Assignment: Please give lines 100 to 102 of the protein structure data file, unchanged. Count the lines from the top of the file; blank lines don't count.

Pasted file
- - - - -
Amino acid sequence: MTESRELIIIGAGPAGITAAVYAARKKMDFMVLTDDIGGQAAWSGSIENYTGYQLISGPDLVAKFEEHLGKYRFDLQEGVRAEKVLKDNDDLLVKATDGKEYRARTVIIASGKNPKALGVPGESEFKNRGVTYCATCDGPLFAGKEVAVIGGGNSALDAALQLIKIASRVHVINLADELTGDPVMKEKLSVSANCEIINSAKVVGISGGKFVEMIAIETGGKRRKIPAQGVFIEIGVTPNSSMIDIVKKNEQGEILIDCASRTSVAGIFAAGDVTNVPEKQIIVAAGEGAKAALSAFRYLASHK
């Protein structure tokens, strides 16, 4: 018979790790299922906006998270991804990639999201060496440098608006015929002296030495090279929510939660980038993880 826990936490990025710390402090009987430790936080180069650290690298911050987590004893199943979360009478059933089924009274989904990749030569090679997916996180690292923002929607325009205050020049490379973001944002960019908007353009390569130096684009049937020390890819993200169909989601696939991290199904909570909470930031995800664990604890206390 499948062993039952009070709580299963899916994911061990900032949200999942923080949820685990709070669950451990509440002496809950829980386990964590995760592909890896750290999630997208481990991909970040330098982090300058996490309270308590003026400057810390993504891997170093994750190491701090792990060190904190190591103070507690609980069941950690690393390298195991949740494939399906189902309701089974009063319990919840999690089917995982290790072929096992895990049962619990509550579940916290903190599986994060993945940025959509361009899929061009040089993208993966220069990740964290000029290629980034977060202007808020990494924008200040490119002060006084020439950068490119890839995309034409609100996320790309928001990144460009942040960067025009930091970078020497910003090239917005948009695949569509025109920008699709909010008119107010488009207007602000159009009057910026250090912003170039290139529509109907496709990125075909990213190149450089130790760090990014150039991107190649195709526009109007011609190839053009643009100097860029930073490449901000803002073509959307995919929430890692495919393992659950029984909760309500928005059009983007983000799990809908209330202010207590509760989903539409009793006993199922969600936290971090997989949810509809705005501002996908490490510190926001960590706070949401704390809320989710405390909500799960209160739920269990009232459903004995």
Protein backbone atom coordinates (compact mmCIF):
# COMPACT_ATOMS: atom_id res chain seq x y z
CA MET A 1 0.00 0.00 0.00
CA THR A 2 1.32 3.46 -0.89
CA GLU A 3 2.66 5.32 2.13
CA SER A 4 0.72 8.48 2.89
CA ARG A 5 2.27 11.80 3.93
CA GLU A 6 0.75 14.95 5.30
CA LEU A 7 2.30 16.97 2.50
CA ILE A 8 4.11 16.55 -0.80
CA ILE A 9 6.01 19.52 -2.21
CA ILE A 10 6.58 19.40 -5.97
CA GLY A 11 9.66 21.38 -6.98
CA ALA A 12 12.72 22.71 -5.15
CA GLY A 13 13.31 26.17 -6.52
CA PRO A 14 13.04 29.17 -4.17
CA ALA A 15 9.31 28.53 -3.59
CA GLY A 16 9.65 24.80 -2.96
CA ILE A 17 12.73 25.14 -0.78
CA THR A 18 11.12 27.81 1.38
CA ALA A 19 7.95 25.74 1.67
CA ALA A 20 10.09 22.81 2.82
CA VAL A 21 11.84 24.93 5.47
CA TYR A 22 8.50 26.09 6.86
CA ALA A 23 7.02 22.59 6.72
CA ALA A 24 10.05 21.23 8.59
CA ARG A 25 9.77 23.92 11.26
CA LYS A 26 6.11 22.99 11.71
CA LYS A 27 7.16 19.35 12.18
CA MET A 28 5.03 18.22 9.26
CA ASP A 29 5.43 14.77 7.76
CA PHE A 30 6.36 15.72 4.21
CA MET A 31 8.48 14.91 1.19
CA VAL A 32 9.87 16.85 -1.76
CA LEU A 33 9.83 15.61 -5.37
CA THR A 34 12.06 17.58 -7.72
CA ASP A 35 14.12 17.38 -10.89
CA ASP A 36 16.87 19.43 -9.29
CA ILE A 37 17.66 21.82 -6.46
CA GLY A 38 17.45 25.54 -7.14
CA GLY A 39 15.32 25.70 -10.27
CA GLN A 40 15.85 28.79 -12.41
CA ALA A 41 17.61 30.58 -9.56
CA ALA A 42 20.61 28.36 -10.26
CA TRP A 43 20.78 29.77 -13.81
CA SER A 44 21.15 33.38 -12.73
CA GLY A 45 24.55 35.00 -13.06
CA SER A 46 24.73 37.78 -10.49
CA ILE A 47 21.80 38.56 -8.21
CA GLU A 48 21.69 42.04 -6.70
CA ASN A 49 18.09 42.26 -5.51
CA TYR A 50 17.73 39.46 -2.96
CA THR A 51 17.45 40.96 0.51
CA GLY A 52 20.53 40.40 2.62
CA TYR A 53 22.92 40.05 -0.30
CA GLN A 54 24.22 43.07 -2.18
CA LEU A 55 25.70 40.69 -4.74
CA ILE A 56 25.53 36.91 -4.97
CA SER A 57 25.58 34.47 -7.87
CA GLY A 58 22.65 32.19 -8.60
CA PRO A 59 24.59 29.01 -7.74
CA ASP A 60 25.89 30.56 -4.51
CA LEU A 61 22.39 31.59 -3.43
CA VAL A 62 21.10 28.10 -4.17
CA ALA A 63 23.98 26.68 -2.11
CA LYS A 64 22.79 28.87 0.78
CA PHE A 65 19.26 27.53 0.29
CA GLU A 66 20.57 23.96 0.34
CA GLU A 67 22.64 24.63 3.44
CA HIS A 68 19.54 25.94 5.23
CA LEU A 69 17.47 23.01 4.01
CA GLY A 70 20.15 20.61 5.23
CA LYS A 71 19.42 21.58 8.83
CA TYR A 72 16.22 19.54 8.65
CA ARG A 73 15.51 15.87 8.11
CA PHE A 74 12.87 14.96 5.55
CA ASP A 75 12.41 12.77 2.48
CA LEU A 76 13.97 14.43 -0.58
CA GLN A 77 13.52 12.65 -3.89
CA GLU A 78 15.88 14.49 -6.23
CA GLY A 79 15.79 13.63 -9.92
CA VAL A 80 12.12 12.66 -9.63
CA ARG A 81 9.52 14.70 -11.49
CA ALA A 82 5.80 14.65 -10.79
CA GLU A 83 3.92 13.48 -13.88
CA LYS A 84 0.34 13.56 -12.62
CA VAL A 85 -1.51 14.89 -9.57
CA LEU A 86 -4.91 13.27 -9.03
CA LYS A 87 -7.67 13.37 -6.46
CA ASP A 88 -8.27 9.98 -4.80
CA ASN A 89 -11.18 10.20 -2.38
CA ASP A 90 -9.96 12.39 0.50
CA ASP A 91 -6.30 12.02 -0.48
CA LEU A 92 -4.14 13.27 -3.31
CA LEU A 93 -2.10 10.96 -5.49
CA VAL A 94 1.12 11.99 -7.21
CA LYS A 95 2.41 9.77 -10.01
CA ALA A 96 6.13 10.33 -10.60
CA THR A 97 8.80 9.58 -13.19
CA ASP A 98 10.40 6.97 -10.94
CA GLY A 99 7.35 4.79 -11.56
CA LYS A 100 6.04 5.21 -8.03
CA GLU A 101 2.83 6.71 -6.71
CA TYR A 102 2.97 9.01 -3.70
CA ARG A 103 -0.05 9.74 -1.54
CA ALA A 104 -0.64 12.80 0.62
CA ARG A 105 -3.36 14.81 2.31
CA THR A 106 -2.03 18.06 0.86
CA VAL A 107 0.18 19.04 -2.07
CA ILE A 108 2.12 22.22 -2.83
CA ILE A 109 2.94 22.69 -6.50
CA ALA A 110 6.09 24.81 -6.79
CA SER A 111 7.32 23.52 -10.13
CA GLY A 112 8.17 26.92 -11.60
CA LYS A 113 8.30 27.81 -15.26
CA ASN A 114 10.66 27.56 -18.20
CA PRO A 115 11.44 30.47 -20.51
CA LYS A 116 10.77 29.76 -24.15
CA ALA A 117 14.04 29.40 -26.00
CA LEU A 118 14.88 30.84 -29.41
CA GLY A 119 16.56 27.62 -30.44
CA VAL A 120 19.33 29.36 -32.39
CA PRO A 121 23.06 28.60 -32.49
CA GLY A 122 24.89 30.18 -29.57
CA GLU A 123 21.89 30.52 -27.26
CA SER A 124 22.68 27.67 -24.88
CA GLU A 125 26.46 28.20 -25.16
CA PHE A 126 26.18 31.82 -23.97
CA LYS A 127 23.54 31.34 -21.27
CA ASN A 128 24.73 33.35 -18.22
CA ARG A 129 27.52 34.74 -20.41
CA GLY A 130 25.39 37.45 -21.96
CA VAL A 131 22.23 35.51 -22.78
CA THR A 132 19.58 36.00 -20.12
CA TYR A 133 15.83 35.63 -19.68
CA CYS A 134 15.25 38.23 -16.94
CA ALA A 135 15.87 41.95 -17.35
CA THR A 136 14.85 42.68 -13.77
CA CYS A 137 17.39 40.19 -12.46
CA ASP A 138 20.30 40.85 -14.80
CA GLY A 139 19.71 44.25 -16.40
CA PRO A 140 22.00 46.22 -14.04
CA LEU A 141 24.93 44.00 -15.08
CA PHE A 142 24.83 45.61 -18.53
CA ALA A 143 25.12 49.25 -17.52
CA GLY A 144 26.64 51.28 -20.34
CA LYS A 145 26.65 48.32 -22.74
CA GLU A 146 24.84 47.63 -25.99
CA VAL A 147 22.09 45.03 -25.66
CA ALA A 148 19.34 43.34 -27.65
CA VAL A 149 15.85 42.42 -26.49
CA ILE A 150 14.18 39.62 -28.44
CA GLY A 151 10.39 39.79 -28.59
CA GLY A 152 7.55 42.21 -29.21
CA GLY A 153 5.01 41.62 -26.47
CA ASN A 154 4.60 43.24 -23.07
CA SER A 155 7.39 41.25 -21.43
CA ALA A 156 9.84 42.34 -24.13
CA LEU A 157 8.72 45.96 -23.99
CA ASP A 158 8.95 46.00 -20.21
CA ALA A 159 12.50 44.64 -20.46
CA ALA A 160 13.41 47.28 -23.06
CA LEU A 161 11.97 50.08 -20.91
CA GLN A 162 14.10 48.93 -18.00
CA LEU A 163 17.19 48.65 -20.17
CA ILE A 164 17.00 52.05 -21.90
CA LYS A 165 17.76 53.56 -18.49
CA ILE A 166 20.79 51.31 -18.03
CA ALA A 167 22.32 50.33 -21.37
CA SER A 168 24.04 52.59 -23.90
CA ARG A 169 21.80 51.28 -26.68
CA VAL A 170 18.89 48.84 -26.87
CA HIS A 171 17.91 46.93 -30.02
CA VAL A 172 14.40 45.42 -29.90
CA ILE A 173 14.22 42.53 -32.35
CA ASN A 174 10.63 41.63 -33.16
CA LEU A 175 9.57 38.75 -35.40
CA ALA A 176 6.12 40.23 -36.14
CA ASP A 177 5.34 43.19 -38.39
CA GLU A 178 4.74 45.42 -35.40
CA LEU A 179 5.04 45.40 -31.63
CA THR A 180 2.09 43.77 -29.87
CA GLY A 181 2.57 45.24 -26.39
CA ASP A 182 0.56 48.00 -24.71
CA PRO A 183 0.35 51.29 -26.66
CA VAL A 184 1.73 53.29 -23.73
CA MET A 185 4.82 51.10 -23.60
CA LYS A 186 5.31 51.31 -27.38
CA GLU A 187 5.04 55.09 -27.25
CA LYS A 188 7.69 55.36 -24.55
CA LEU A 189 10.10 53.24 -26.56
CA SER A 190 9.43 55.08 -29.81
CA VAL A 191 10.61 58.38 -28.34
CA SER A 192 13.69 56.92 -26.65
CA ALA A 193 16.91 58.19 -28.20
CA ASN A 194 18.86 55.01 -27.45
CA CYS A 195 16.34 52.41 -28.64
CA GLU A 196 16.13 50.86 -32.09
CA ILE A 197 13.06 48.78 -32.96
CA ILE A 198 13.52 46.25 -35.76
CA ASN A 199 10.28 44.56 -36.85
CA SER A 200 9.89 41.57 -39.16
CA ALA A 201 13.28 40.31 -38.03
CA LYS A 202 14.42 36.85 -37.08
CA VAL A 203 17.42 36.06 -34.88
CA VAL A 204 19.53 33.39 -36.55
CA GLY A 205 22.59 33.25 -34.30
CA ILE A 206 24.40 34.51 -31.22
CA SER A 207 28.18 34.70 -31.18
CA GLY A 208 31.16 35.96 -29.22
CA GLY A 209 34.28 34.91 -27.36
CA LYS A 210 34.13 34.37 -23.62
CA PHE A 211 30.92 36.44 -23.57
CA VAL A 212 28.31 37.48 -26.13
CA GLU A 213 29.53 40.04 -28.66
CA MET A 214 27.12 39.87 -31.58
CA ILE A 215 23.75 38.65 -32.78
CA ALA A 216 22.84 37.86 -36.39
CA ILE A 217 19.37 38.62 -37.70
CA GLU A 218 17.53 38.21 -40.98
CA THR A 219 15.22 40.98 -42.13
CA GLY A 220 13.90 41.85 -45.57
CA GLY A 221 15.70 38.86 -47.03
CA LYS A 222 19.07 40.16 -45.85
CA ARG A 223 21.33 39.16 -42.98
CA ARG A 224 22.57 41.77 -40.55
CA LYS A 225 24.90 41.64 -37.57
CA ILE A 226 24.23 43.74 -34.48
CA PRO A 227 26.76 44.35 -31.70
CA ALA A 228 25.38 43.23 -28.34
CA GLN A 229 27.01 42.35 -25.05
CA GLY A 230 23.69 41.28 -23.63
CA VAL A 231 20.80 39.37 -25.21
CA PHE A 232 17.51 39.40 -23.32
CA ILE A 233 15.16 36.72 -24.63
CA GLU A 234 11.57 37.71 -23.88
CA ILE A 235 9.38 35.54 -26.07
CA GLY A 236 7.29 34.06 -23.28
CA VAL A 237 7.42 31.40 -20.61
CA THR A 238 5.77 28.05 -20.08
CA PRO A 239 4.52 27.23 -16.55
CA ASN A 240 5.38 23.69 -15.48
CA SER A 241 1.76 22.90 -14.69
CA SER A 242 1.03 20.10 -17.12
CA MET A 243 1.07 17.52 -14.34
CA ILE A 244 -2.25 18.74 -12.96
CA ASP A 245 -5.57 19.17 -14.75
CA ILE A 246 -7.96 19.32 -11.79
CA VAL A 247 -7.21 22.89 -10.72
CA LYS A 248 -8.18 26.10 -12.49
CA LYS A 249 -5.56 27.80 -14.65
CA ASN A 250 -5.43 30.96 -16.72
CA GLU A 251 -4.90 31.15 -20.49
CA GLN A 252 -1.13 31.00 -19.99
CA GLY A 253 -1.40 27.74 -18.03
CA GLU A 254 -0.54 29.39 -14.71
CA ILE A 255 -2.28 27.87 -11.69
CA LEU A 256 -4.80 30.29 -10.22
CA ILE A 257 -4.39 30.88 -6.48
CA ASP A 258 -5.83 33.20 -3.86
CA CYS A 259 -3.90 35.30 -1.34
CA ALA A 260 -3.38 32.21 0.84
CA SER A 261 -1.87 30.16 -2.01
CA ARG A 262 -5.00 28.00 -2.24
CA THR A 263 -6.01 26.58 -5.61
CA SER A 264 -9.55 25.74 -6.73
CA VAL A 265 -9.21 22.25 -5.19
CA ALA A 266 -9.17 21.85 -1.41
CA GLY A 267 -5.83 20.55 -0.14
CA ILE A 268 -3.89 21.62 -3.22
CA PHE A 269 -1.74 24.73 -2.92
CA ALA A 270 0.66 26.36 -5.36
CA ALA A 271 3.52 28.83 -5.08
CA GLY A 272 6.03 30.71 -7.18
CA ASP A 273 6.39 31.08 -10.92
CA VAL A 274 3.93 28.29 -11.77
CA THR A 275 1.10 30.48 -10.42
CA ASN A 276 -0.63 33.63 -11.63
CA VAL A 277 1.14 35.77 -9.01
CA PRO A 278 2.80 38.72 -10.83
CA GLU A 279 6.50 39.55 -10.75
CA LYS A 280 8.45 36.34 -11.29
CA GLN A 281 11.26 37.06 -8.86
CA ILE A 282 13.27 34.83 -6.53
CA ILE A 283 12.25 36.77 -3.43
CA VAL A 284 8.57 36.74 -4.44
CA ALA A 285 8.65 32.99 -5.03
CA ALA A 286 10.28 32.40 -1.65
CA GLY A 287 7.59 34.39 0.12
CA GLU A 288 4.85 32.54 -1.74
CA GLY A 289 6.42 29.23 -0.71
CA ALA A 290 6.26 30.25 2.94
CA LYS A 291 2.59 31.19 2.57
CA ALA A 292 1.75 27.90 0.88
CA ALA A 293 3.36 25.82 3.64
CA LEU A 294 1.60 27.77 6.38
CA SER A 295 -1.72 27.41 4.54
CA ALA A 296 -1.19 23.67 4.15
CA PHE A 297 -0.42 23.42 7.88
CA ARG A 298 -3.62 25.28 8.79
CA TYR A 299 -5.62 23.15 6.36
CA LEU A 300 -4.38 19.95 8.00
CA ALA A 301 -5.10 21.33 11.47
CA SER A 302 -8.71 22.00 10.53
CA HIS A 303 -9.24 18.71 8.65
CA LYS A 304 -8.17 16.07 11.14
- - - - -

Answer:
CA ALA A 96 6.13 10.33 -10.60
CA THR A 97 8.80 9.58 -13.19
CA ASP A 98 10.40 6.97 -10.94